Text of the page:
4
$\begingroup$

Suppose $p$ is an odd prime and $p\mid n$. Also $r^2 + s^2 \equiv 0 \pmod{n}$. Now prove that if $p \nmid r,\quad p \nmid s$, then $p \equiv 1 \pmod{4}$.

My work:

Since $r^2 + s^2 \equiv 0 \pmod{n} \implies r^2 + s^2 \equiv 0 \pmod{p} \implies (r + s)^2 \equiv 2rs \pmod{p}$

If $p \nmid r, p \nmid s \implies p \nmid 2rs$

Now I don't know how to proceed further.

$\endgroup$
  • $\begingroup$ Then $p\nmid r, p \nmid s$. Then we can say $(r/s)^2 \equiv -1 \pmod p$ so by quadratic reciprocity, the conclusion follows. $\endgroup$ – Sandeep Silwal Dec 3 '15 at 19:24
  • 1
    $\begingroup$ @SandeepSilwal: Where does the statement $(rs^{-1})^2 \equiv -1 \pmod{p}$ come from? $\endgroup$ – user110219 Dec 3 '15 at 20:05
  • $\begingroup$ Details posted in the answer. $\endgroup$ – Sandeep Silwal Dec 3 '15 at 21:08
2
$\begingroup$

$p\mid n$ and $r^2+s^2\equiv 0\pmod{n}$ implies $r^2+s^2\equiv 0\pmod{p}$, i.e. $r^2\equiv -s^2\pmod{p}$. Now, $p\nmid s$ implies $s^{-1}\bmod p$ exists, so multiply both sides by $\left(s^{-1}\right)^2\bmod p$ to get $\left(rs^{-1}\right)^2\equiv -1\pmod{p}$.

There are many ways to continue. It's immediate by Quadratic Reciprocity, but here are some other ways:

$1)\ $ For contradiction, assume $p\equiv 3\pmod{4}$. Raise both sides to the $(p-1)/2$'th (which is an odd number) power: $\left(rs^{-1}\right)^{p-1}\equiv (-1)^{(p-1)/2}\equiv -1\pmod{p}$. This contradicts Fermat's Little theorem.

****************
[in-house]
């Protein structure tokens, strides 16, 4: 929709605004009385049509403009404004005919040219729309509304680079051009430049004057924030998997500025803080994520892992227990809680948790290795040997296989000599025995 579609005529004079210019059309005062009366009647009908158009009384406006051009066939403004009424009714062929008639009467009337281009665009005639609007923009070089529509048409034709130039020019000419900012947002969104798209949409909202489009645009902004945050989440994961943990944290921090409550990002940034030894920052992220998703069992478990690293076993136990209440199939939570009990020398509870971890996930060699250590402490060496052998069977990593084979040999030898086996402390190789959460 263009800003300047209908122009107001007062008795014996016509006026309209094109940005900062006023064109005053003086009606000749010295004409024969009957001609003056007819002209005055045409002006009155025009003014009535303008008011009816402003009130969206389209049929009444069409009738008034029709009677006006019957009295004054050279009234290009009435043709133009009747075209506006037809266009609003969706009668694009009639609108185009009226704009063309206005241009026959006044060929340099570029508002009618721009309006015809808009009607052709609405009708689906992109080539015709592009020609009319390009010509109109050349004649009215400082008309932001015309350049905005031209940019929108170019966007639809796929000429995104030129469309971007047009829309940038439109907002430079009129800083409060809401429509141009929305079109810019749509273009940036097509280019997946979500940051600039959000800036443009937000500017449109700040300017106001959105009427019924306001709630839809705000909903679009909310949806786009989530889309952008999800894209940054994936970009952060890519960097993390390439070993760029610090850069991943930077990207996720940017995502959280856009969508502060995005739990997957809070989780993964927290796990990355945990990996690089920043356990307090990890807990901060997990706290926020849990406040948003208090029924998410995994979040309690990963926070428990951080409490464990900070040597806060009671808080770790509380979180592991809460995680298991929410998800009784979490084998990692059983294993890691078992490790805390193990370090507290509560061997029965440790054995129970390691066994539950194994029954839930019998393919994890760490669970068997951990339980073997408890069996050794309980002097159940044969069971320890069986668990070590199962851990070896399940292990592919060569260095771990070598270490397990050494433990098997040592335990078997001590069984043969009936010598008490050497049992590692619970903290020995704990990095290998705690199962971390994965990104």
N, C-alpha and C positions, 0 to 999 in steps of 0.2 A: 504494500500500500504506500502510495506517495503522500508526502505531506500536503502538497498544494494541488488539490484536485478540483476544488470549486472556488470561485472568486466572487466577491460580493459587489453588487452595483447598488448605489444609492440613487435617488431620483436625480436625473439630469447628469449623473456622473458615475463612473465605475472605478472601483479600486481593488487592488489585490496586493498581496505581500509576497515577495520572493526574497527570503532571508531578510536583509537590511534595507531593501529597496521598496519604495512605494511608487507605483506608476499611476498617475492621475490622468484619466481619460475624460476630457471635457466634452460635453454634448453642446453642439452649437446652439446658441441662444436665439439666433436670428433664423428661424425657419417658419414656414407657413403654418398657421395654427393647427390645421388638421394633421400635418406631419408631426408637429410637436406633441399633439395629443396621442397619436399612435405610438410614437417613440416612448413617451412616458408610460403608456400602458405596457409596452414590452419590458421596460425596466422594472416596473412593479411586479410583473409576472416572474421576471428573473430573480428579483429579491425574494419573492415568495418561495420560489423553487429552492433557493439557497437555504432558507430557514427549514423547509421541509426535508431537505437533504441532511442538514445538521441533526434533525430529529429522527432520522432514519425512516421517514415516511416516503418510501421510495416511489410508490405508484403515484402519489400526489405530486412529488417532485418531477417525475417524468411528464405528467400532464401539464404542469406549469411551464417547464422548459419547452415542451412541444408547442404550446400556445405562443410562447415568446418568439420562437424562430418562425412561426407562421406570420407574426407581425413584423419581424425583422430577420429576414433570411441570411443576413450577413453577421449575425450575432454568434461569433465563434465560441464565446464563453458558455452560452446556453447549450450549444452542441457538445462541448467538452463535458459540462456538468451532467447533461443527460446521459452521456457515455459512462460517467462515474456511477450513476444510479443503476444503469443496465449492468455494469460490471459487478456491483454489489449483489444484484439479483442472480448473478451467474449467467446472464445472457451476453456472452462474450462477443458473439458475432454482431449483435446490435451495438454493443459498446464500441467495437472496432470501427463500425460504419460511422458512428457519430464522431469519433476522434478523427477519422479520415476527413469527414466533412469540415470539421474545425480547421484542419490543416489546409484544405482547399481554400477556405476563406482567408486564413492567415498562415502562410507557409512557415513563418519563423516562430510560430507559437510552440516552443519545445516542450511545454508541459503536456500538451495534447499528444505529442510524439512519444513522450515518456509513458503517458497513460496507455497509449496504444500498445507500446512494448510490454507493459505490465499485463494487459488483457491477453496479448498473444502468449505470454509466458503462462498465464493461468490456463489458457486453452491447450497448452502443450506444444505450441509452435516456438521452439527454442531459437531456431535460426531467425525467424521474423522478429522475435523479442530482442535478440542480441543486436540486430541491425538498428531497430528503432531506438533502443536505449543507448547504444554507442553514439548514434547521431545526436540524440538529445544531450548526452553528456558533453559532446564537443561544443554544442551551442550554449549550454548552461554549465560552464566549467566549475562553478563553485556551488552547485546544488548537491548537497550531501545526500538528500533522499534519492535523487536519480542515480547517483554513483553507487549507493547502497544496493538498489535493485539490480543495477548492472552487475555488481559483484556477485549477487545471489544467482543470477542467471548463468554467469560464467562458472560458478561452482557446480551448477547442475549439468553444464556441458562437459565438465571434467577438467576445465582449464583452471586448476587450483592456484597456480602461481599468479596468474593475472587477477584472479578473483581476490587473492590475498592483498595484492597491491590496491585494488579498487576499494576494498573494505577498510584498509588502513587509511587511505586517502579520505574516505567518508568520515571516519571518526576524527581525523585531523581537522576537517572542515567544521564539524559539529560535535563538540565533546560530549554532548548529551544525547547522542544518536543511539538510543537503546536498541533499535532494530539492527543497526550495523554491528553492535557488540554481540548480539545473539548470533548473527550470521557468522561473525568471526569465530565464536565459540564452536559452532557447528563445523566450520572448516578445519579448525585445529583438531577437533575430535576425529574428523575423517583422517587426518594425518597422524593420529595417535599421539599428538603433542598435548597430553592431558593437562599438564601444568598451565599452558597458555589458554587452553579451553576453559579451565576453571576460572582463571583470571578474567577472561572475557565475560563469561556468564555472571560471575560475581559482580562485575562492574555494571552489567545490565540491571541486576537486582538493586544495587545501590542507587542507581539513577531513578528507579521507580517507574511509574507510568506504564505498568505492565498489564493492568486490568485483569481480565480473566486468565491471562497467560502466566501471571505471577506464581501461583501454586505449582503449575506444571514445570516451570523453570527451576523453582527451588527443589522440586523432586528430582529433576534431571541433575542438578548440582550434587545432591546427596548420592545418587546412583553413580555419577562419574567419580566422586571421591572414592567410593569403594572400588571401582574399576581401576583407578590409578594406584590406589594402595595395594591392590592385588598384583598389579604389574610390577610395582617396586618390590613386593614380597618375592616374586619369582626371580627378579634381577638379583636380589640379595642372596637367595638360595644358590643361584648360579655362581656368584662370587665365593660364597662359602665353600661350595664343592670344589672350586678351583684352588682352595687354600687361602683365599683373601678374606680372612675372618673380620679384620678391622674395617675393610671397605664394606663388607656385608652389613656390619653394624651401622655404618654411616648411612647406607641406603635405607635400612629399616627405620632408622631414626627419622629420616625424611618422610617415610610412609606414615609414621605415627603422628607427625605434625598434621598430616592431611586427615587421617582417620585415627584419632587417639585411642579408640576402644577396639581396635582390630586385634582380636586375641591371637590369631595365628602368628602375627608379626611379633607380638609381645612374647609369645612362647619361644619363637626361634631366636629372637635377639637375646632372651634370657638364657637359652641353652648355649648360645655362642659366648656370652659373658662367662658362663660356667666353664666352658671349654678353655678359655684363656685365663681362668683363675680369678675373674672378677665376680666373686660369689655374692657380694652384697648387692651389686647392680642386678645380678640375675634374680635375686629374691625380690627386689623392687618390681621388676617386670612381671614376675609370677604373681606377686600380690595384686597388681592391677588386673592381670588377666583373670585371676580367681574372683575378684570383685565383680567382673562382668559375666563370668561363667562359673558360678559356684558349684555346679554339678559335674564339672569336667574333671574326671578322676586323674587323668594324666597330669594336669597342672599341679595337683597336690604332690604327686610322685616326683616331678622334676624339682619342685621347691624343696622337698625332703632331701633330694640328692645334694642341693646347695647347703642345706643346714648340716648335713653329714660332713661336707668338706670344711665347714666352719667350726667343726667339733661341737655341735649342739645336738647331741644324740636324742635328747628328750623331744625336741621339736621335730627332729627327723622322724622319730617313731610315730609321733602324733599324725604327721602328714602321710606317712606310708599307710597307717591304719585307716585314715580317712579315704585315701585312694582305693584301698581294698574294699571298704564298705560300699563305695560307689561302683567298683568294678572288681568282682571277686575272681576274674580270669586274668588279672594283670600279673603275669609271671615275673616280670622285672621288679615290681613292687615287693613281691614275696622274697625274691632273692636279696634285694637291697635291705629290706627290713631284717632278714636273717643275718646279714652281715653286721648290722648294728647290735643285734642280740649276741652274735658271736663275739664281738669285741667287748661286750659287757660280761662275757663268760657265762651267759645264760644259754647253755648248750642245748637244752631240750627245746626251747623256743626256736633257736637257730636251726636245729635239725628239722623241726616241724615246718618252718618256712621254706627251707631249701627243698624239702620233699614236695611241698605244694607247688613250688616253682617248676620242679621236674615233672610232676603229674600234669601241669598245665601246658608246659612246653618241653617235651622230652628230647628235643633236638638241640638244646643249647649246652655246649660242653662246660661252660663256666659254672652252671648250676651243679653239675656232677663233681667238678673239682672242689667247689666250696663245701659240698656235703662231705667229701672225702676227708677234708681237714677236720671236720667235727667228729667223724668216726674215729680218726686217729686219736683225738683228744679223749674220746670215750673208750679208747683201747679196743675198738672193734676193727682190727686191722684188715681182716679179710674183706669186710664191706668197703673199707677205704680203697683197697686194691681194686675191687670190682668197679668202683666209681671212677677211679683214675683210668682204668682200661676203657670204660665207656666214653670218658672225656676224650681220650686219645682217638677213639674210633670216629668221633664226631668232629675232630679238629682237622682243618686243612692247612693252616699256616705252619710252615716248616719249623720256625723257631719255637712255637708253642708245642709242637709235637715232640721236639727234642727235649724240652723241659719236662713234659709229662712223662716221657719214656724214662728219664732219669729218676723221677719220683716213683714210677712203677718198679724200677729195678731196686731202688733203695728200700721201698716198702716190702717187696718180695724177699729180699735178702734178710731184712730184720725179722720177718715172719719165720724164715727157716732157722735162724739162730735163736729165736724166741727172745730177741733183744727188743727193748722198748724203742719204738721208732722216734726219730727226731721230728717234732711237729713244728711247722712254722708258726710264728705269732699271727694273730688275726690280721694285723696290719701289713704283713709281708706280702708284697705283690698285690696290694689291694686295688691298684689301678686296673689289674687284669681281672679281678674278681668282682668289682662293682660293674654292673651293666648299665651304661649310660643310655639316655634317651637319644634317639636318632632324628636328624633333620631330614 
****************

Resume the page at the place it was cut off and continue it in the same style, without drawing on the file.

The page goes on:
$2)\ $ Notice $\text{ord}_p\left(rs^{-1}\right)=4$. Combine this with Fermat's Little theorem to get $4\mid p-1$ (see below Lemma).

Lemma: If $x^k\equiv 1\pmod{n}$, then $\text{ord}_n(x)\mid k$. Proof: For contradiction, let $k=\text{ord}_n(x)t+r$ with $0<r<\text{ord}_n(x)$. Then $1\equiv x^{k}\equiv \left(x^{\text{ord}_n(x)}\right)^tx^{r}\equiv 1^tx^r\equiv x^r\pmod{p}$, contradiction.

$\endgroup$
2
$\begingroup$

We have $r^2+s^2 \equiv 0 \pmod n$ so $r^2+s^2 = nk$ for some integer $k$. Then $p|n$ so $p|nk$ and hence $p|(r^2+s^2)$. Then since $p\nmid r$ and $p\nmid s$, then there exist a $s^{-1} \pmod p$.

Then multiply through by $(s^{-1})^2$ gives you $(rs^{-1})^2 +1 \equiv 0 \pmod p$ or equivalently, $-1$ is a quadratic residue $\mod p$. This implies that $p \equiv 1 \pmod 4$ by quadratic reciprocity.

$\endgroup$

Your Answer

By clicking “Post Your Answer”, you agree to our terms of service, privacy policy and cookie policy

Not the answer you're looking for? Browse other questions tagged or ask your own question.